BEVERAGE DYNAMICS identifies the fastest-growing brands of wine, beer and spirits in the beverage alcohol industry.
By Richard Brandes
Along with the rest of the U.S. economy, the beverage alcohol industry is growing at a healthy pace. In 1998, all segments of the industry — wine, beer and spirits — showed volume and dollar increases, according to the Adams Handbook Advance 1999.
Total retail dollars from the sale of wine, beer and distilled spirits surged 4.5% in 1998, from $103 billion in 1997, to $108 billion last year. Wine retail sales grew almost 6% to about $14.5 billion; spirits generated sales of $34 billion, gaining 1.6%; and beer sales were almost $60 billion, up approximately 6.1%.
These retail dollar sales underline not only volume increases across all segments of the industry but also speak for consumption trends favoring higher-end products. Generally speaking, distilled spirits products such as single malt Scotch, cognac, imported vodka and other superpremium spirits gained sales. Overall, total spirits consumption increased 1.8% in 1998, reaching a total of 141.2 million 9-liter cases. Most of the growth was concentrated among the non-whiskeys, though Irish whiskey (+6.5%), single malt Scotch (+5.1%) and straight American whiskey (+0.8%) showed increases. The top performers included tequila (+10.1%), rum (+7%) brandy & cognac (+3.1%), vodka (+2.3%), prepared cocktails (+5.1%) and cordials and liqueurs (+2.3%).
Once again, wine consumption continued to flourish, with an overall increase of 3.5% in 1998 compared to 1997. Table wine gave the most impressive performance, now accounting for 86.7% of the U.S. wine market (which had an estimated 4.7% increase last year). Significantly, many of the top wine performers were premium varietals, which have shown dramatic growth over the past few years.
The beer industry also posted volume gains, registering a 0.9% increase (+23 million cases), with total U.S. beer consumption, now at 2.66 billion 2.25-gallon cases. Again, the higher-priced imports had a significant rise, up 15.7%. And light beers also gained ground, with the entire segment posting a 3.5% sales gain.
Meanwhile, there are products in every category and at every price point that, for a variety of reasons, have either fallen behind or outpaced their respective competitors. And although identifying consumption trends is helpful, actual brand activity generates profits. Thus, the rationale behind “Growth Brands,” Beverage Dynamic‘s annual report based on the latest industry results to highlight those brands that have demonstrated noteworthy growth over the past few years.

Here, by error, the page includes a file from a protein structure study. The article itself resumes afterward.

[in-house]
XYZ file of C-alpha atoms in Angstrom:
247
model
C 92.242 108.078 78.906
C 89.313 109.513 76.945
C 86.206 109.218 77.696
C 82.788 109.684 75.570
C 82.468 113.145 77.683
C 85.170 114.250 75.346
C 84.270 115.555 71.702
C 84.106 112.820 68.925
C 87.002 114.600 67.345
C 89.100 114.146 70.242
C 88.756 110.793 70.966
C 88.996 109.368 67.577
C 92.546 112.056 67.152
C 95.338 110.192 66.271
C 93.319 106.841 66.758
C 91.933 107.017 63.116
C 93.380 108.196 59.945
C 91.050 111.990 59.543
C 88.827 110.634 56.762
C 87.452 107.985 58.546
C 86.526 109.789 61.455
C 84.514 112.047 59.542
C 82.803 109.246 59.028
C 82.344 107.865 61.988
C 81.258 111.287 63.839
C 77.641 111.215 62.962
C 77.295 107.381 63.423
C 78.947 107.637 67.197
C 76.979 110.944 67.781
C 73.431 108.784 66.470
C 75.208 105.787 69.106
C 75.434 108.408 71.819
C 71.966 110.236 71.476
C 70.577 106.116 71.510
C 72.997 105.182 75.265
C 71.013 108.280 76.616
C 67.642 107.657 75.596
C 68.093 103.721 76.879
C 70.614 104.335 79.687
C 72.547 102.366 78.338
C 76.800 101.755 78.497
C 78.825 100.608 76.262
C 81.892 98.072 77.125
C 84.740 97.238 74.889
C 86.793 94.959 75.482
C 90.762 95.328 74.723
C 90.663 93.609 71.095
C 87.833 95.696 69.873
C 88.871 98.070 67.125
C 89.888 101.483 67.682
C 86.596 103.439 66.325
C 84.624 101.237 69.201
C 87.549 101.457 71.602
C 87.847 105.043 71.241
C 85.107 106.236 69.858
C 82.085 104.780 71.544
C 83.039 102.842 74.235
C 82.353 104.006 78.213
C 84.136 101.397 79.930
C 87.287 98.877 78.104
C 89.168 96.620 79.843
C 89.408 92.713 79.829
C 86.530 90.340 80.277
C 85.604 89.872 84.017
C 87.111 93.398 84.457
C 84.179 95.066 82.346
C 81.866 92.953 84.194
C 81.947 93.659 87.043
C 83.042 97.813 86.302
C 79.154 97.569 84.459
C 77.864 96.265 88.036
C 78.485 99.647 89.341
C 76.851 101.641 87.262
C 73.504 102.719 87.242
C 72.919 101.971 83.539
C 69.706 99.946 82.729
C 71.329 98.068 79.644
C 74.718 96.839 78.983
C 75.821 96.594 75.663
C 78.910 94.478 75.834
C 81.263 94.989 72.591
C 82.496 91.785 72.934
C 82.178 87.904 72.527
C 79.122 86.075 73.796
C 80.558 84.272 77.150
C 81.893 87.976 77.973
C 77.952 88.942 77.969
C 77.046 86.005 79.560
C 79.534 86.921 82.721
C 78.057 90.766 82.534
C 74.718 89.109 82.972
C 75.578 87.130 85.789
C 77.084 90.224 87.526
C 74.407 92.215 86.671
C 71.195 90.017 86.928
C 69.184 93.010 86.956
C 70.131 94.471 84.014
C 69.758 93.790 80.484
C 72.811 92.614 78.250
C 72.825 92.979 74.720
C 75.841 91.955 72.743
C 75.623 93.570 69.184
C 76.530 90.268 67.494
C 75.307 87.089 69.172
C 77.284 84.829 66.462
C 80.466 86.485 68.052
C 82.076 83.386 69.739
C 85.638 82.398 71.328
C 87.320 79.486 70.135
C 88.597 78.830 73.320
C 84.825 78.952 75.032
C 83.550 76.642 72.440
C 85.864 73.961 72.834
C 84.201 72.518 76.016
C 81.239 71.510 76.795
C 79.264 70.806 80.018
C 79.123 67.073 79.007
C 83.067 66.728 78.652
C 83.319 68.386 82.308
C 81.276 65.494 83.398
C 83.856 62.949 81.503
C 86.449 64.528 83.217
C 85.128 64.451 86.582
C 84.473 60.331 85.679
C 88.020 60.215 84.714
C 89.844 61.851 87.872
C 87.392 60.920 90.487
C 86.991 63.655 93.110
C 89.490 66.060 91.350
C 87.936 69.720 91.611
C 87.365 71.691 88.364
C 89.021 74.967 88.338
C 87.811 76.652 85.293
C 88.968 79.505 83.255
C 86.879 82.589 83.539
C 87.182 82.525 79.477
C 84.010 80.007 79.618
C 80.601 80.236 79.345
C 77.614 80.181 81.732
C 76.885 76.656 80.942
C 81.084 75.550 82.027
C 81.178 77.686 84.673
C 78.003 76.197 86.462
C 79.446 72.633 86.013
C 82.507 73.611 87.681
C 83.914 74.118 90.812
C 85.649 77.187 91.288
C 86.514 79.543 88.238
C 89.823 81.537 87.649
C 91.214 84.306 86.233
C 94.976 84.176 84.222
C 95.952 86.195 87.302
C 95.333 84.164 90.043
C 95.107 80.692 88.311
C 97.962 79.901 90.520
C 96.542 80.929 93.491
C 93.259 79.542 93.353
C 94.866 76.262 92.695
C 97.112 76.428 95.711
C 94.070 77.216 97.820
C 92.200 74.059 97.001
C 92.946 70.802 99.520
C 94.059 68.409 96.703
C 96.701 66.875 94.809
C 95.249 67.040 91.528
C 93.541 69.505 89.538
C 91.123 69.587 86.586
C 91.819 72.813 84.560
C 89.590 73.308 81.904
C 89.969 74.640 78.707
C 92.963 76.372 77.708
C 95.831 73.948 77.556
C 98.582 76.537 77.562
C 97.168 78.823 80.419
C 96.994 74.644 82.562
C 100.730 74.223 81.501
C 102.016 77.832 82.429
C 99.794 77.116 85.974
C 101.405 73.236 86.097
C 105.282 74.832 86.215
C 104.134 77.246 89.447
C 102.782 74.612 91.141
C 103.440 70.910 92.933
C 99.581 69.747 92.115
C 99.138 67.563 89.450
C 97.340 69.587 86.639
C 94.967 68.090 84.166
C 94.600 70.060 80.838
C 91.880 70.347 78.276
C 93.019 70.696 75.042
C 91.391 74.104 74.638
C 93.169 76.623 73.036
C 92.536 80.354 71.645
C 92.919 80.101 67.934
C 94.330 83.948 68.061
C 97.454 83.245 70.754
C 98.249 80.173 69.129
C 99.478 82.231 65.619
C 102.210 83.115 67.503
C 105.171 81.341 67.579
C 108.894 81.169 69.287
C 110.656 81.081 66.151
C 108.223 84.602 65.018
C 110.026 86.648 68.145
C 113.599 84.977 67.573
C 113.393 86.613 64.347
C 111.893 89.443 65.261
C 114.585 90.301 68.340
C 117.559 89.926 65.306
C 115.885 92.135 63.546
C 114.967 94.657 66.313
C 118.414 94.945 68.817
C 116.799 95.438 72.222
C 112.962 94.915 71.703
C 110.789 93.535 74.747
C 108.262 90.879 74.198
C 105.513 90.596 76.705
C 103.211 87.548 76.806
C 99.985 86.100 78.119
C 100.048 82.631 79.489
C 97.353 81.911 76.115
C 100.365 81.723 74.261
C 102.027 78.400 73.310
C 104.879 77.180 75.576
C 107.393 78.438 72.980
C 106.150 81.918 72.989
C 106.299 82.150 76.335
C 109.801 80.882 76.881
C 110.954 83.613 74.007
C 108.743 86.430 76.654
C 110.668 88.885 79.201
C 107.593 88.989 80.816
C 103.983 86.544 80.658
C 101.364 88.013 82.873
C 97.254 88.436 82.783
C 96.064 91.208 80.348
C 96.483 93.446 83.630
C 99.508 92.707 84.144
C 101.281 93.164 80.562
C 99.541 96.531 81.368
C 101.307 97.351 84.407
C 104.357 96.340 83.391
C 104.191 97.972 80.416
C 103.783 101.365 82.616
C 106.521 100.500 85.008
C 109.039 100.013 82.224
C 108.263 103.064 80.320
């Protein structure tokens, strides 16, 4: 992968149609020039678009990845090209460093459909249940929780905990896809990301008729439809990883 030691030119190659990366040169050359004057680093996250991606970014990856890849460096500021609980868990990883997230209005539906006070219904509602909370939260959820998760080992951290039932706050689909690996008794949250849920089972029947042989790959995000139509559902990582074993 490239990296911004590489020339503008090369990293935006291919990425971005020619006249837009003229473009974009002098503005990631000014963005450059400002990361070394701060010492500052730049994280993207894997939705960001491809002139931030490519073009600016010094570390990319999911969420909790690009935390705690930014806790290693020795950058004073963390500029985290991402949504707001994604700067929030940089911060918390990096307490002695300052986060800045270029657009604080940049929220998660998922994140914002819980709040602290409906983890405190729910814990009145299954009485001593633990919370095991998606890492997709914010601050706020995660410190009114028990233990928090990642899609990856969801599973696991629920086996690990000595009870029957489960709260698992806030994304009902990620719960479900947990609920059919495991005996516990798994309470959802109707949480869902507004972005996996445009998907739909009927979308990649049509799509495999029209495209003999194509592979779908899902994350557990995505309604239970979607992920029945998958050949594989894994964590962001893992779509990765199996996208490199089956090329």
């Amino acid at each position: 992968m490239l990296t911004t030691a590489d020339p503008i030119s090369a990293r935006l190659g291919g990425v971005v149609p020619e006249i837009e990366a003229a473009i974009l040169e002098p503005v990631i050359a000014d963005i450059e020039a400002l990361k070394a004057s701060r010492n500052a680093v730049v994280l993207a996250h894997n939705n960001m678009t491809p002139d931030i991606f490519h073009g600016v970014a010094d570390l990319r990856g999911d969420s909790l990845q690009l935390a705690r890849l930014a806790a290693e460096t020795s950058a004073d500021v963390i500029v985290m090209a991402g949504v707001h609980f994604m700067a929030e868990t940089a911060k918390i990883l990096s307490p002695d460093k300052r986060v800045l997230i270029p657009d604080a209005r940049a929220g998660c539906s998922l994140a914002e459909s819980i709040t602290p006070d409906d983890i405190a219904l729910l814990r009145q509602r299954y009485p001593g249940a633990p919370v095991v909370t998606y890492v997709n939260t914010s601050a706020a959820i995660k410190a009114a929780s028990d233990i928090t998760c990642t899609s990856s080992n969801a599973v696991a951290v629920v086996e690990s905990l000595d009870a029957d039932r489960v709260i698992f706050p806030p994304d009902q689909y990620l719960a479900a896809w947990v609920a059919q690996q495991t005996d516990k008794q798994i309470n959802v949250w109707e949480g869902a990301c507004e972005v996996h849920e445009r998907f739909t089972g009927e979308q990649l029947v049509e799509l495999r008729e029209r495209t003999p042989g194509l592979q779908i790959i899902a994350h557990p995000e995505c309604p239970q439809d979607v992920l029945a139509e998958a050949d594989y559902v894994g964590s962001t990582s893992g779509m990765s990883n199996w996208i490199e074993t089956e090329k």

Of the four categories of Growth Brands, Fast Track carries the most demanding set of criteria. Among wines and spirits, these are brands whose sales exceeded 100,000 9-liter cases in 1998, while also demonstrating double-digit growth over each of the past four years. Domestic beers qualified for the Fast Track designation by exceeding 9 million 2.25-gallon cases in 1998 with double-digit growth over each of the past four years. Fast Track’s imported beers met the same criteria, with their sales having exceeded 2 million 2.25-gallon cases in 1998. All Fast Track Brands must have at least a five-year history.
Other brands that have shown significant growth over the past few years, but have not yet been on the market for five years, have been designated as Rising Stars.
In addition, to highlight traditionally top-selling brands that have consistently grown over the past five years, we created an Established Growth Brands category. Because many of these brands are already operating from huge sales bases, their percentage gains were often modest relative to their overall case volume, even though these brands have had substantial sales increases and are often leaders among their respective segments.
Finally, there are brands that have had one or two years of sales declines since 1994, but have bounced back over the past few years to have a positive impact on the marketplace. Beverage Dynamics termed these products Comeback Brands, and they include several of the best-selling brands of wine, beer and spirits in the industry.